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Card, Panetta recount White House experiences, encourage active participation in politics

Union President David S. Dockery (left) visits with Leon Panetta (center) and Andrew Card in his office prior to the Scholarship Banquet Oct. 23. (Photo by Morris Abernathy)
Union President David S. Dockery (left) visits with Leon Panetta (center) and Andrew Card in his office prior to the Scholarship Banquet Oct. 23. (Photo by Morris Abernathy)

JACKSON, Tenn.Oct. 24, 2007 – Life in the White House is intense and pressure-packed, but nothing at all like the hit television series “The West Wing,” according to Leon Panetta.

“Watching ‘The West Wing’ on television is like looking at the Eiffel Tower in Las Vegas,” Panetta said. “It looks real, feels real, but isn’t real.”

Panetta, who served as chief of staff for President Clinton, and Andrew Card, former chief of staff for President George W. Bush, were the keynote speakers Oct. 23 for Union University’s 11th annual Scholarship Banquet and provided an insider’s look at White House operations.

The event drew 1,700 people and raised $500,000 for student scholarships. The banquet proceeds pushed the university’s “Union 2010” capital campaign to more than $98 million toward the goal of $110 million.

“The 11th annual Scholarship Banquet was a memorable time for all in attendance,” Union President David S. Dockery said. “Both speakers provided insightful commentary on the work of the White House and the challenges facing our nation and our world. It was a wonderful opportunity through the various presentations throughout the evening to affirm and communicate the distinctive mission of Union University.

“For the generosity of our friends and the support of the community for this event we are most grateful.”

In his address, Card recounted the defining moment of his tenure as chief of staff – the Sept. 11 terrorist attacks. He recalled getting the first word about a plane slamming into the World Trade Center, and the analysis that it was only an accident. When word came a few moments later that another plane had hit the second tower, Card knew he had to inform the president.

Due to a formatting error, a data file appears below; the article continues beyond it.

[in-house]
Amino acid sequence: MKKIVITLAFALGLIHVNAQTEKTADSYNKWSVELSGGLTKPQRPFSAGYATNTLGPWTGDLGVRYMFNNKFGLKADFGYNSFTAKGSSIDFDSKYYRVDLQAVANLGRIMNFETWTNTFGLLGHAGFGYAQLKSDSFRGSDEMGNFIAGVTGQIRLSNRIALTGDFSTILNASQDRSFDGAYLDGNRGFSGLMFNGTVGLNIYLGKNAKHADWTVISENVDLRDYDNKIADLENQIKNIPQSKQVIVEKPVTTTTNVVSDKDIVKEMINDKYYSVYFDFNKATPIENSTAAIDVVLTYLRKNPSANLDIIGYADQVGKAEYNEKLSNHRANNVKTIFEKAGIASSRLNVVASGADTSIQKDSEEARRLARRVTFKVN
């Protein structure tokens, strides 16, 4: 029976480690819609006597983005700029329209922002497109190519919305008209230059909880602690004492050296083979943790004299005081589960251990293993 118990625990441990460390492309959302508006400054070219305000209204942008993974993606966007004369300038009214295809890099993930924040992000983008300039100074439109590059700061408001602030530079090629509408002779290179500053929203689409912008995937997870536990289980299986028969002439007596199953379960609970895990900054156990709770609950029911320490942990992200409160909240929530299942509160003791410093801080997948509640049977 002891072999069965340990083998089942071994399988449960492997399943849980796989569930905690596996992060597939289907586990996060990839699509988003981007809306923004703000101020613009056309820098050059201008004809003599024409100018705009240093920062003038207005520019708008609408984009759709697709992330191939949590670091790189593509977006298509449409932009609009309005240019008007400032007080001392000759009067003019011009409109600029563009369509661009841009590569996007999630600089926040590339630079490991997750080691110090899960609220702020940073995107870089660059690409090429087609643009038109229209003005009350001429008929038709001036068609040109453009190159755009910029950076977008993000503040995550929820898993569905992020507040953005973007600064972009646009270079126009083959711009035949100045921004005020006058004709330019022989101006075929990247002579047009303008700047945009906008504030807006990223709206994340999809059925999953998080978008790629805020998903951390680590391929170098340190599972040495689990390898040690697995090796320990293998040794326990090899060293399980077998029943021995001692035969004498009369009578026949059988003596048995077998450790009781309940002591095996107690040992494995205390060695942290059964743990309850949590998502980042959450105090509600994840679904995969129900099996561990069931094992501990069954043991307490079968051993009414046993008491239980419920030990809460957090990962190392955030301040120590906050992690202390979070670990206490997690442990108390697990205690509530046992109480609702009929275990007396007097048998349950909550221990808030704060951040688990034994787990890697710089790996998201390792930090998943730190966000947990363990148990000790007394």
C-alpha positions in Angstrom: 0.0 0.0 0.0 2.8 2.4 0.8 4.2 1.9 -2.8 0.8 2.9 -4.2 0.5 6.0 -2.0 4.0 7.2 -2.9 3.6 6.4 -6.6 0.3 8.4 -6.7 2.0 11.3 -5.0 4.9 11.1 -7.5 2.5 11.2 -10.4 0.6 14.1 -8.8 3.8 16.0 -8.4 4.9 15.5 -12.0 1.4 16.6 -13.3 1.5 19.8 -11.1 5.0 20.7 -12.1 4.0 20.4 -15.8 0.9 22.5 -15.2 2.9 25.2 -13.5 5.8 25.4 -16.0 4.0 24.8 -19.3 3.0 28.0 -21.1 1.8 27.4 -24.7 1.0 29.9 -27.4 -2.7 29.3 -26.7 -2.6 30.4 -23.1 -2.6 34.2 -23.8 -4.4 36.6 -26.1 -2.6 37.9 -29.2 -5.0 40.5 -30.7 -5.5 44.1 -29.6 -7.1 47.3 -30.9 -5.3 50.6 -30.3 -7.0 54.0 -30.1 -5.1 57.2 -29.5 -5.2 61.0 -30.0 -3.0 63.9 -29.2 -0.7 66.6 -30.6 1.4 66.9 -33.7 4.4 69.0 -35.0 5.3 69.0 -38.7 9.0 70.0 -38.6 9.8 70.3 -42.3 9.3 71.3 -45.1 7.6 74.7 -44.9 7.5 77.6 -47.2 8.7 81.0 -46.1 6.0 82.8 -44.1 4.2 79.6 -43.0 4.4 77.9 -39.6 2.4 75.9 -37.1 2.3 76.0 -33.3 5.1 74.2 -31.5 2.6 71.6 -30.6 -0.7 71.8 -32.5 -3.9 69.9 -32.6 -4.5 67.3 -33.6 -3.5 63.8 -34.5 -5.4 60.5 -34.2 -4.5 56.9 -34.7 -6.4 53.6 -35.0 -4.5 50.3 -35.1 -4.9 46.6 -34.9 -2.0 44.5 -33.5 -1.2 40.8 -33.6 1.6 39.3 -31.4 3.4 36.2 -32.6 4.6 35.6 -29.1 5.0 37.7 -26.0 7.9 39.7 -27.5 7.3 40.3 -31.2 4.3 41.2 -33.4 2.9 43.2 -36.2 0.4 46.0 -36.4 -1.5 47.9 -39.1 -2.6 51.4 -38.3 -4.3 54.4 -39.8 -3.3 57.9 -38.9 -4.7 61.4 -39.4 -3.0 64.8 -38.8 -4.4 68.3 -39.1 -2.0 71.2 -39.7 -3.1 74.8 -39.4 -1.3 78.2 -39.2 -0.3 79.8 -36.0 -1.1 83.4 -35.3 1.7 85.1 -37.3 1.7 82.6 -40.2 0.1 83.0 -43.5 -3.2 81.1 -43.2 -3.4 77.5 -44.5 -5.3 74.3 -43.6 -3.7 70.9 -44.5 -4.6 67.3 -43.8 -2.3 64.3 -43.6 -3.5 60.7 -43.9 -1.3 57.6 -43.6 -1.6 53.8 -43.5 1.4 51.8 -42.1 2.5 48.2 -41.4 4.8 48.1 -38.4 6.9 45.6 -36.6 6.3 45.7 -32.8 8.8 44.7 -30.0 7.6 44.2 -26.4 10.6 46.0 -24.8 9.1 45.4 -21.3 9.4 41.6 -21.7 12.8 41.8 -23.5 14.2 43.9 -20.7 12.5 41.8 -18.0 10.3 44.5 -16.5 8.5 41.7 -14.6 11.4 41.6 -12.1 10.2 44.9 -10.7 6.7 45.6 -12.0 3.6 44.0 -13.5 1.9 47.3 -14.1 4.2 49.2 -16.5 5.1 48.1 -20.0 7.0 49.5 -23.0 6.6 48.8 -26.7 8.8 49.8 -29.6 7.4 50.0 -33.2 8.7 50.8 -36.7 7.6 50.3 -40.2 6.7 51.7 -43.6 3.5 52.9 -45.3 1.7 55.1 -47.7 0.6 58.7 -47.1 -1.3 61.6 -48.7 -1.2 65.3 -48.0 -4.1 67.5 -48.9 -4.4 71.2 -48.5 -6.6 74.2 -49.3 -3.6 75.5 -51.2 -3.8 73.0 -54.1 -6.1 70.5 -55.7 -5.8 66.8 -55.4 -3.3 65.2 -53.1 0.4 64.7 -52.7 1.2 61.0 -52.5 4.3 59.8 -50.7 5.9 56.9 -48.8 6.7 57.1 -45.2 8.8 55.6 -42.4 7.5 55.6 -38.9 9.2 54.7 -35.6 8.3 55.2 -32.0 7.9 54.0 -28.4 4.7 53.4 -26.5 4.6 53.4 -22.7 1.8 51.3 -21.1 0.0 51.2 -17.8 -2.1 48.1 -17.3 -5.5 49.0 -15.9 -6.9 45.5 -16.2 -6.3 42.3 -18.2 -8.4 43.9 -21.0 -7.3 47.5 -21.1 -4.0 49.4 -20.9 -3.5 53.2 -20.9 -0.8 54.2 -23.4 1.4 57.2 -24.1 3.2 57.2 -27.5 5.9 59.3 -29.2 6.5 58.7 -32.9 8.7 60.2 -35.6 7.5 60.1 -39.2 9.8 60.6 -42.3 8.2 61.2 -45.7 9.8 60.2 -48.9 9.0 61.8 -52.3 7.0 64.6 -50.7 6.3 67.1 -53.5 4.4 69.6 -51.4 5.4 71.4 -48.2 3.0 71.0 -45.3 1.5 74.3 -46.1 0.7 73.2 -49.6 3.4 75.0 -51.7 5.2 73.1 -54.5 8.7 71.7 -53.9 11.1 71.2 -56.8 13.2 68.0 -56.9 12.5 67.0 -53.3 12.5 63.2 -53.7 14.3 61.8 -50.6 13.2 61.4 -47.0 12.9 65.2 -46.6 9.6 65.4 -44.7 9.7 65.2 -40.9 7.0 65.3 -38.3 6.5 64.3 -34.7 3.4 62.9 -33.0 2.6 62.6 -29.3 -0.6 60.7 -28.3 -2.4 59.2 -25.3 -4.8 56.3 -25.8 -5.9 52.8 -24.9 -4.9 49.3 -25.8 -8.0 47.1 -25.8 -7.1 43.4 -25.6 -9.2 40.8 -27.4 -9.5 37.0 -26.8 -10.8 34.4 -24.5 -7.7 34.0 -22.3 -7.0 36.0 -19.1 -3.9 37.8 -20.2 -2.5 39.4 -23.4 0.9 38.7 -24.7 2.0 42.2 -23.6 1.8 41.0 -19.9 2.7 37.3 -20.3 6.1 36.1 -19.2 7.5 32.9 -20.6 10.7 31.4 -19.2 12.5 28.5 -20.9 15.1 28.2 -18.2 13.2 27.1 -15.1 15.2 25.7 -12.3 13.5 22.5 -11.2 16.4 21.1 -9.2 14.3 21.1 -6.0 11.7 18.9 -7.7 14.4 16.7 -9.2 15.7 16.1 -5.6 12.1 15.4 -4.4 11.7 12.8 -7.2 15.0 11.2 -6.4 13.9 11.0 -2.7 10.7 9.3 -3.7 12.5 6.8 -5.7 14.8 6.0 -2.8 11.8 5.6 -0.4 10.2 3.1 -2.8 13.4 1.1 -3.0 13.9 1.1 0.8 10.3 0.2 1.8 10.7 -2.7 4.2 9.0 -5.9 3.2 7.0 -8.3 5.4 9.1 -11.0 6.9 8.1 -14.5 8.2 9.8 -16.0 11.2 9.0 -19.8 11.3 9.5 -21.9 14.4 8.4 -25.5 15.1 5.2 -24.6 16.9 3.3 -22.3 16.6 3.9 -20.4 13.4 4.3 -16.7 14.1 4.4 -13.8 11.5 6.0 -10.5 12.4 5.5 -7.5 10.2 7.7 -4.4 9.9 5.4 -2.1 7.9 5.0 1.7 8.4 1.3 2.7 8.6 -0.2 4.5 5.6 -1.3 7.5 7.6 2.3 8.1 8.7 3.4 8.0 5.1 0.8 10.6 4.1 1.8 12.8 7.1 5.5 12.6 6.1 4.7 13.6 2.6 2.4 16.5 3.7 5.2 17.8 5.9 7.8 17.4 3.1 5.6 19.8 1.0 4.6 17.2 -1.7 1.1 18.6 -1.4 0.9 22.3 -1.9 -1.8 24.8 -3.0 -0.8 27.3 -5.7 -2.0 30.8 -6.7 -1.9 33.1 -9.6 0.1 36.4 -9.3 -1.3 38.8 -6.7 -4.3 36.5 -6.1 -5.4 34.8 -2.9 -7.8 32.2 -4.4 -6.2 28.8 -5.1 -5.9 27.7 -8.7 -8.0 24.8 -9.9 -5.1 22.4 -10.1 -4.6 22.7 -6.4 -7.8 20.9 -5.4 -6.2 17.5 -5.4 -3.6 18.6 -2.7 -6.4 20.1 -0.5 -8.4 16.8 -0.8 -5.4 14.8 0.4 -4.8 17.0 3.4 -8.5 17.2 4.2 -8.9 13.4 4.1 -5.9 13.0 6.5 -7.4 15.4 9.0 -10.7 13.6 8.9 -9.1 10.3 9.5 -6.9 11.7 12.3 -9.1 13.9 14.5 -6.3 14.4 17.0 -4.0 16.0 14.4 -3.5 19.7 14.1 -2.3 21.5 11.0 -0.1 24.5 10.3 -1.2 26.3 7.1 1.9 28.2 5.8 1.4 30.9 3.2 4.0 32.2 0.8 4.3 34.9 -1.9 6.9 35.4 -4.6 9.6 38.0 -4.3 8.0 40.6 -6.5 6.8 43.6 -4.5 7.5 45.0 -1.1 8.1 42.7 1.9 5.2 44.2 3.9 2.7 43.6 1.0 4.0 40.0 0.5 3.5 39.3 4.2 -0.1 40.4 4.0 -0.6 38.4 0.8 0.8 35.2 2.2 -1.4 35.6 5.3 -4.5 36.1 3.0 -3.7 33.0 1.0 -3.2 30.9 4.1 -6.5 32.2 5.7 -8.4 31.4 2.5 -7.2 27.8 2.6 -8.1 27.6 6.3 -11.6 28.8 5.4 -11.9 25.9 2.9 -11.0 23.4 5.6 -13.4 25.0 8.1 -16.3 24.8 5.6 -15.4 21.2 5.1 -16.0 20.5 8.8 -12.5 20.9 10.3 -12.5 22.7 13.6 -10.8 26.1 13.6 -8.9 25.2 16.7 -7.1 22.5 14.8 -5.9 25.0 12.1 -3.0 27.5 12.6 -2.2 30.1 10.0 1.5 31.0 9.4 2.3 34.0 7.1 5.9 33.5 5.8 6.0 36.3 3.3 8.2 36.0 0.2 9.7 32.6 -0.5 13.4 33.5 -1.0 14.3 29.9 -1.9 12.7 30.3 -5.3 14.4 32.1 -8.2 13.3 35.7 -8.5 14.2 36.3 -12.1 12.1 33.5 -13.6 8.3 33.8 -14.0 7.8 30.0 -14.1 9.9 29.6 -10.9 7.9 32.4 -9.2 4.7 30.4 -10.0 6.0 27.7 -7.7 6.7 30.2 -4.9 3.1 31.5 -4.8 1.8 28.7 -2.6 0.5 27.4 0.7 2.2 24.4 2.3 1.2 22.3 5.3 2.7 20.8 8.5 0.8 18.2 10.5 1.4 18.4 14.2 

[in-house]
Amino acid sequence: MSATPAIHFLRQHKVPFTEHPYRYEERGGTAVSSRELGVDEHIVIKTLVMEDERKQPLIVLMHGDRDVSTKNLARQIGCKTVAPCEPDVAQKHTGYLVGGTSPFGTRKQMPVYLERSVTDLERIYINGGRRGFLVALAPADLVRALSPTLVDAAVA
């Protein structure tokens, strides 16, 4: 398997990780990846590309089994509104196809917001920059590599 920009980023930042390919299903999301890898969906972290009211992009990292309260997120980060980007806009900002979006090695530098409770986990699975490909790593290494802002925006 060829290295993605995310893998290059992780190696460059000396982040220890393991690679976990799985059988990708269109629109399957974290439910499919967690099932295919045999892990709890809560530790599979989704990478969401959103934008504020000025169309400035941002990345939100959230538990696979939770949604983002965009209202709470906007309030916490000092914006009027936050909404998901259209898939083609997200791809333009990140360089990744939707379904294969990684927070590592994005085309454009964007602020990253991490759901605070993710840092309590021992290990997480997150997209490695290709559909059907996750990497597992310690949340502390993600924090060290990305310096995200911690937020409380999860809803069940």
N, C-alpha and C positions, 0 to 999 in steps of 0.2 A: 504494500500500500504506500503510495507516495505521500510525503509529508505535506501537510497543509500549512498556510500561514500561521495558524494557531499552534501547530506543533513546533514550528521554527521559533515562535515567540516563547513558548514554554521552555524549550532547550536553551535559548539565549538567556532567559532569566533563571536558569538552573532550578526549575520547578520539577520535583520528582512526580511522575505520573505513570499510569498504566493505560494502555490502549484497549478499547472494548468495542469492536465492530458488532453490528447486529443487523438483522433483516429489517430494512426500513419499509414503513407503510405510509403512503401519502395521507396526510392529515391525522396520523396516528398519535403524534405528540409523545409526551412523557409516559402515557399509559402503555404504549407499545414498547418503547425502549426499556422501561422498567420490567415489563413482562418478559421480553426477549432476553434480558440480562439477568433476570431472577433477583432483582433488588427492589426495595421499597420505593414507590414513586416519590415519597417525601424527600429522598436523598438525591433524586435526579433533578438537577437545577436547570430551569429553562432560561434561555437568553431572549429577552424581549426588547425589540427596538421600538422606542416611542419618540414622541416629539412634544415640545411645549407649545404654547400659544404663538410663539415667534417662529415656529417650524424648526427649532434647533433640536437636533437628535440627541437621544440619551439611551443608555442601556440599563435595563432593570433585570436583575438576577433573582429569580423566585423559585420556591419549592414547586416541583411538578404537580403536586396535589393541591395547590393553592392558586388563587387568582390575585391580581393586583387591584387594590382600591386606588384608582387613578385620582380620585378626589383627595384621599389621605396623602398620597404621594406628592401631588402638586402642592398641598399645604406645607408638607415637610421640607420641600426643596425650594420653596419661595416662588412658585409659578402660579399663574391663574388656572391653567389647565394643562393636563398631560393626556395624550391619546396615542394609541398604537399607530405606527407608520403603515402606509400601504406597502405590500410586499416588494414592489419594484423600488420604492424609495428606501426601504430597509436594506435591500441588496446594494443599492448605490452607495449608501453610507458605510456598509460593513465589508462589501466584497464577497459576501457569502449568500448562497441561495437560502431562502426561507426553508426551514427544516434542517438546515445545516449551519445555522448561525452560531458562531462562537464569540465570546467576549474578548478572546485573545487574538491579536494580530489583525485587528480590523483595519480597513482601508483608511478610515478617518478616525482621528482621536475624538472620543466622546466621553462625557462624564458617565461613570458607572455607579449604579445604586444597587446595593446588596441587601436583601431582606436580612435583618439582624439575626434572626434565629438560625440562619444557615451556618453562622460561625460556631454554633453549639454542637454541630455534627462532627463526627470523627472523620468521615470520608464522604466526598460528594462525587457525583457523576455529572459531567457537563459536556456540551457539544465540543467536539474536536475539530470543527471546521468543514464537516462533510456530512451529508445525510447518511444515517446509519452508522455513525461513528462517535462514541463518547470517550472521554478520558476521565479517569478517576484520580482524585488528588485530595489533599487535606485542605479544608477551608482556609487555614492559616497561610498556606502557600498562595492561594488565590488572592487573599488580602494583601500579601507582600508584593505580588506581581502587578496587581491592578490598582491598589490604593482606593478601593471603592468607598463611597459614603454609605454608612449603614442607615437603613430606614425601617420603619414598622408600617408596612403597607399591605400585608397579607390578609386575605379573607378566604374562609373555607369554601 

“A second plane hit the second tower,” Card whispered into Bush’s ear as he was reading to a class of elementary school students. “America is under attack.”

Card explained how difficult the president’s job is, and said that no decision that ever reaches the Oval Office is an easy decision. The chief of staff’s job, Card said, is to make sure the president is prepared to make the tough decisions.

For Bush, that meant talking to good advisers, as well as reading history and policy papers, Card said.

“But most importantly, I found, was seeking counsel from a higher power, and I witnessed the president seek that counsel many, many times,” Card said.

Card described the duties of a White House chief of staff as falling into three categories: taking care of the president, policy formulation and communication.

“The burden of being president is an unbelievable burden, and the chief of staff’s job is to help the president carry the burden,” he said.

Panetta said the ingredients to success in the White House are hard work, dedication, sacrifice and loyalty.

“We govern in our democracy either through leadership or through crisis,” Panetta said. “If leadership is there, hopefully we can avoid crisis. But if leadership is not there, then crisis drives policy. The challenge of chief of staff is to help serve the president so that crisis alone does not drive policy in this country.”

Panetta described President Clinton as “the most unique and complex political figure” that he ever met in 30 years of politics. Clinton was one part “good old boy,” one part Yale student and Oxford scholar and one part consummate politician, Panetta said.

“I had the good fortune to serve him as chief of staff in his first four years,” Panetta said. “And I’ve always thanked the guardian angel who told me it was time to get out of Washington at the end of those first four years.”

Panetta also urged those in attendance to be active participants in the U.S. democracy.

“Our forefathers had it right. Power in our system of government really does not rest with the president, or the vice president, or the chief of staff, or the Congress, or the courts,” he said. “It does rest with the people. With all of you. …

“I urge you to be citizen soldiers and to fight for what you believe is important in our democratic process.”


Media contact: Tim Ellsworth, news@uu.edu, 731-661-5215

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